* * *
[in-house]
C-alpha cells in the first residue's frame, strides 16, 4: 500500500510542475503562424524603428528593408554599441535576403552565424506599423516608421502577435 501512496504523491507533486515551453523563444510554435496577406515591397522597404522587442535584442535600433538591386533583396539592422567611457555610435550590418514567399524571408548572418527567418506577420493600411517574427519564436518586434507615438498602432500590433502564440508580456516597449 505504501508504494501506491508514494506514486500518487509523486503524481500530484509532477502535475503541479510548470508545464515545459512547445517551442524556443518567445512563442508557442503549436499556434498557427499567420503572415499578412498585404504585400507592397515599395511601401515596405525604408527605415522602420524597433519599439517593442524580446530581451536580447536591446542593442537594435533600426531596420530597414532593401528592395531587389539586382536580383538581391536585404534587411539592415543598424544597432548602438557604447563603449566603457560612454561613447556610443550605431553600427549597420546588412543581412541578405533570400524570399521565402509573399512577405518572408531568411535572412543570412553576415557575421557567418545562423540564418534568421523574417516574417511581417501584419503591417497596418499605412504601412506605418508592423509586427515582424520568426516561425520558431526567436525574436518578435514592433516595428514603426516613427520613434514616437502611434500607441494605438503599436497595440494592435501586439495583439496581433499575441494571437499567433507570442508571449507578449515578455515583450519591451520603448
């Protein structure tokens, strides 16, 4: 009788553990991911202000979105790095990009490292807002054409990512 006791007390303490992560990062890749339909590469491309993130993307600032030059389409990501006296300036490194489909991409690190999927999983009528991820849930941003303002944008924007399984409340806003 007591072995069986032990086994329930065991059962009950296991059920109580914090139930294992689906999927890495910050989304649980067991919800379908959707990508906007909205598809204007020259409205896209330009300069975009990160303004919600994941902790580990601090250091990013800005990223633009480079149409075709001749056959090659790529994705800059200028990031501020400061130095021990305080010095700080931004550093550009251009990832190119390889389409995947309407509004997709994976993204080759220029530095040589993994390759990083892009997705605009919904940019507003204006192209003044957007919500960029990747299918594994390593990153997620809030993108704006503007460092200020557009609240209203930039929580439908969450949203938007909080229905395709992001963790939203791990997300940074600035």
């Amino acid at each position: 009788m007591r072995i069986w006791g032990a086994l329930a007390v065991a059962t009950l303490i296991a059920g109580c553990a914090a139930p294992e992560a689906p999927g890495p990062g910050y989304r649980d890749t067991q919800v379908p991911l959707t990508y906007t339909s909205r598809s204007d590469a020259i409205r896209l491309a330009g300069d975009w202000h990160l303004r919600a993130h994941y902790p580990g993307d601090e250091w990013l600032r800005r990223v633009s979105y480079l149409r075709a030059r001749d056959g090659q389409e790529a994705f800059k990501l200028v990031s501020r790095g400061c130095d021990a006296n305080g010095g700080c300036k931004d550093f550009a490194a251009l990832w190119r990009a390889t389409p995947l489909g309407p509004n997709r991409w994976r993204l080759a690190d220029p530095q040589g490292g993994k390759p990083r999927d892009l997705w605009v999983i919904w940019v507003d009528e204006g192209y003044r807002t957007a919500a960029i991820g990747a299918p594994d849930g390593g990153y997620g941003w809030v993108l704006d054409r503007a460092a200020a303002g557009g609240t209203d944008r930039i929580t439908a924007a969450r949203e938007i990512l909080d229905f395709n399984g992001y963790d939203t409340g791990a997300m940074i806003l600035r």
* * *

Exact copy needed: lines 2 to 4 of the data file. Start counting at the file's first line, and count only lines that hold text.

C-alpha cells in the first residue's frame, strides 16, 4: 500500500510542475503562424524603428528593408554599441535576403552565424506599423516608421502577435 501512496504523491507533486515551453523563444510554435496577406515591397522597404522587442535584442535600433538591386533583396539592422567611457555610435550590418514567399524571408548572418527567418506577420493600411517574427519564436518586434507615438498602432500590433502564440508580456516597449 505504501508504494501506491508514494506514486500518487509523486503524481500530484509532477502535475503541479510548470508545464515545459512547445517551442524556443518567445512563442508557442503549436499556434498557427499567420503572415499578412498585404504585400507592397515599395511601401515596405525604408527605415522602420524597433519599439517593442524580446530581451536580447536591446542593442537594435533600426531596420530597414532593401528592395531587389539586382536580383538581391536585404534587411539592415543598424544597432548602438557604447563603449566603457560612454561613447556610443550605431553600427549597420546588412543581412541578405533570400524570399521565402509573399512577405518572408531568411535572412543570412553576415557575421557567418545562423540564418534568421523574417516574417511581417501584419503591417497596418499605412504601412506605418508592423509586427515582424520568426516561425520558431526567436525574436518578435514592433516595428514603426516613427520613434514616437502611434500607441494605438503599436497595440494592435501586439495583439496581433499575441494571437499567433507570442508571449507578449515578455515583450519591451520603448
């Protein structure tokens, strides 16, 4: 009788553990991911202000979105790095990009490292807002054409990512 006791007390303490992560990062890749339909590469491309993130993307600032030059389409990501006296300036490194489909991409690190999927999983009528991820849930941003303002944008924007399984409340806003 007591072995069986032990086994329930065991059962009950296991059920109580914090139930294992689906999927890495910050989304649980067991919800379908959707990508906007909205598809204007020259409205896209330009300069975009990160303004919600994941902790580990601090250091990013800005990223633009480079149409075709001749056959090659790529994705800059200028990031501020400061130095021990305080010095700080931004550093550009251009990832190119390889389409995947309407509004997709994976993204080759220029530095040589993994390759990083892009997705605009919904940019507003204006192209003044957007919500960029990747299918594994390593990153997620809030993108704006503007460092200020557009609240209203930039929580439908969450949203938007909080229905395709992001963790939203791990997300940074600035």
């Amino acid at each position: 009788m007591r072995i069986w006791g032990a086994l329930a007390v065991a059962t009950l303490i296991a059920g109580c553990a914090a139930p294992e992560a689906p999927g890495p990062g910050y989304r649980d890749t067991q919800v379908p991911l959707t990508y906007t339909s909205r598809s204007d590469a020259i409205r896209l491309a330009g300069d975009w202000h990160l303004r919600a993130h994941y902790p580990g993307d601090e250091w990013l600032r800005r990223v633009s979105y480079l149409r075709a030059r001749d056959g090659q389409e790529a994705f800059k990501l200028v990031s501020r790095g400061c130095d021990a006296n305080g010095g700080c300036k931004d550093f550009a490194a251009l990832w190119r990009a390889t389409p995947l489909g309407p509004n997709r991409w994976r993204l080759a690190d220029p530095q040589g490292g993994k390759p990083r999927d892009l997705w605009v999983i919904w940019v507003d009528e204006g192209y003044r807002t957007a919500a960029i991820g990747a299918p594994d849930g390593g990153y997620g941003w809030v993108l704006d054409r503007a460092a200020a303002g557009g609240t209203d944008r930039i929580t439908a924007a969450r949203e938007i990512l909080d229905f395709n399984g992001y963790d939203t409340g791990a997300m940074i806003l600035r």